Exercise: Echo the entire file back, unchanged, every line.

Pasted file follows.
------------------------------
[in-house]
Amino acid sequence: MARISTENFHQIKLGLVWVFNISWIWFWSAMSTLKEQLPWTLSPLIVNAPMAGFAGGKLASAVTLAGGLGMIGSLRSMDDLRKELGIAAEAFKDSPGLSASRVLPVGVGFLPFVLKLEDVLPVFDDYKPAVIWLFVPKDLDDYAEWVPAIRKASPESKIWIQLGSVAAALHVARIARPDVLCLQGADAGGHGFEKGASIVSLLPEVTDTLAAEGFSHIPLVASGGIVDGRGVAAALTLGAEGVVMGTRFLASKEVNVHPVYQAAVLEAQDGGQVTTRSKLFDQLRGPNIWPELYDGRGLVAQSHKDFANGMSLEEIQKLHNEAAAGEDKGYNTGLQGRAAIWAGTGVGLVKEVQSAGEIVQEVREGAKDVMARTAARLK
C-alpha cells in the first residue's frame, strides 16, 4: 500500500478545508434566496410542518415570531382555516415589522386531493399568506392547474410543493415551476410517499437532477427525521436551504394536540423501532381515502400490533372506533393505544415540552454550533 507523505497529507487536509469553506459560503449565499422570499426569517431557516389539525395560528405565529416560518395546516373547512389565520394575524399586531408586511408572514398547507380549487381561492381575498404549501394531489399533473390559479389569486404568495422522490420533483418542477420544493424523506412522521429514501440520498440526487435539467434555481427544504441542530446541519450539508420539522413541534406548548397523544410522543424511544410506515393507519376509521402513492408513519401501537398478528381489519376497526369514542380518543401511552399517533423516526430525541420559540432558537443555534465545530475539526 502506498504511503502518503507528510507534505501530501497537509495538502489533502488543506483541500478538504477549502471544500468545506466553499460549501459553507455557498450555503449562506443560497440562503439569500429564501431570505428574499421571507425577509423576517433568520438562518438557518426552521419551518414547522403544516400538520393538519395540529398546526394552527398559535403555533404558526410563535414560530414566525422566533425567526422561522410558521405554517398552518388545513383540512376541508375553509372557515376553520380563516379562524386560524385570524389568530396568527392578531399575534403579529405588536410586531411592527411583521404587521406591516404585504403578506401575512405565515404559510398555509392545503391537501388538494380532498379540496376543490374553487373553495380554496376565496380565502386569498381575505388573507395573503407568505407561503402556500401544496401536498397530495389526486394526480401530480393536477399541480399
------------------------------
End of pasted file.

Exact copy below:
[in-house]
Amino acid sequence: MARISTENFHQIKLGLVWVFNISWIWFWSAMSTLKEQLPWTLSPLIVNAPMAGFAGGKLASAVTLAGGLGMIGSLRSMDDLRKELGIAAEAFKDSPGLSASRVLPVGVGFLPFVLKLEDVLPVFDDYKPAVIWLFVPKDLDDYAEWVPAIRKASPESKIWIQLGSVAAALHVARIARPDVLCLQGADAGGHGFEKGASIVSLLPEVTDTLAAEGFSHIPLVASGGIVDGRGVAAALTLGAEGVVMGTRFLASKEVNVHPVYQAAVLEAQDGGQVTTRSKLFDQLRGPNIWPELYDGRGLVAQSHKDFANGMSLEEIQKLHNEAAAGEDKGYNTGLQGRAAIWAGTGVGLVKEVQSAGEIVQEVREGAKDVMARTAARLK
C-alpha cells in the first residue's frame, strides 16, 4: 500500500478545508434566496410542518415570531382555516415589522386531493399568506392547474410543493415551476410517499437532477427525521436551504394536540423501532381515502400490533372506533393505544415540552454550533 507523505497529507487536509469553506459560503449565499422570499426569517431557516389539525395560528405565529416560518395546516373547512389565520394575524399586531408586511408572514398547507380549487381561492381575498404549501394531489399533473390559479389569486404568495422522490420533483418542477420544493424523506412522521429514501440520498440526487435539467434555481427544504441542530446541519450539508420539522413541534406548548397523544410522543424511544410506515393507519376509521402513492408513519401501537398478528381489519376497526369514542380518543401511552399517533423516526430525541420559540432558537443555534465545530475539526 502506498504511503502518503507528510507534505501530501497537509495538502489533502488543506483541500478538504477549502471544500468545506466553499460549501459553507455557498450555503449562506443560497440562503439569500429564501431570505428574499421571507425577509423576517433568520438562518438557518426552521419551518414547522403544516400538520393538519395540529398546526394552527398559535403555533404558526410563535414560530414566525422566533425567526422561522410558521405554517398552518388545513383540512376541508375553509372557515376553520380563516379562524386560524385570524389568530396568527392578531399575534403579529405588536410586531411592527411583521404587521406591516404585504403578506401575512405565515404559510398555509392545503391537501388538494380532498379540496376543490374553487373553495380554496376565496380565502386569498381575505388573507395573503407568505407561503402556500401544496401536498397530495389526486394526480401530480393536477399541480399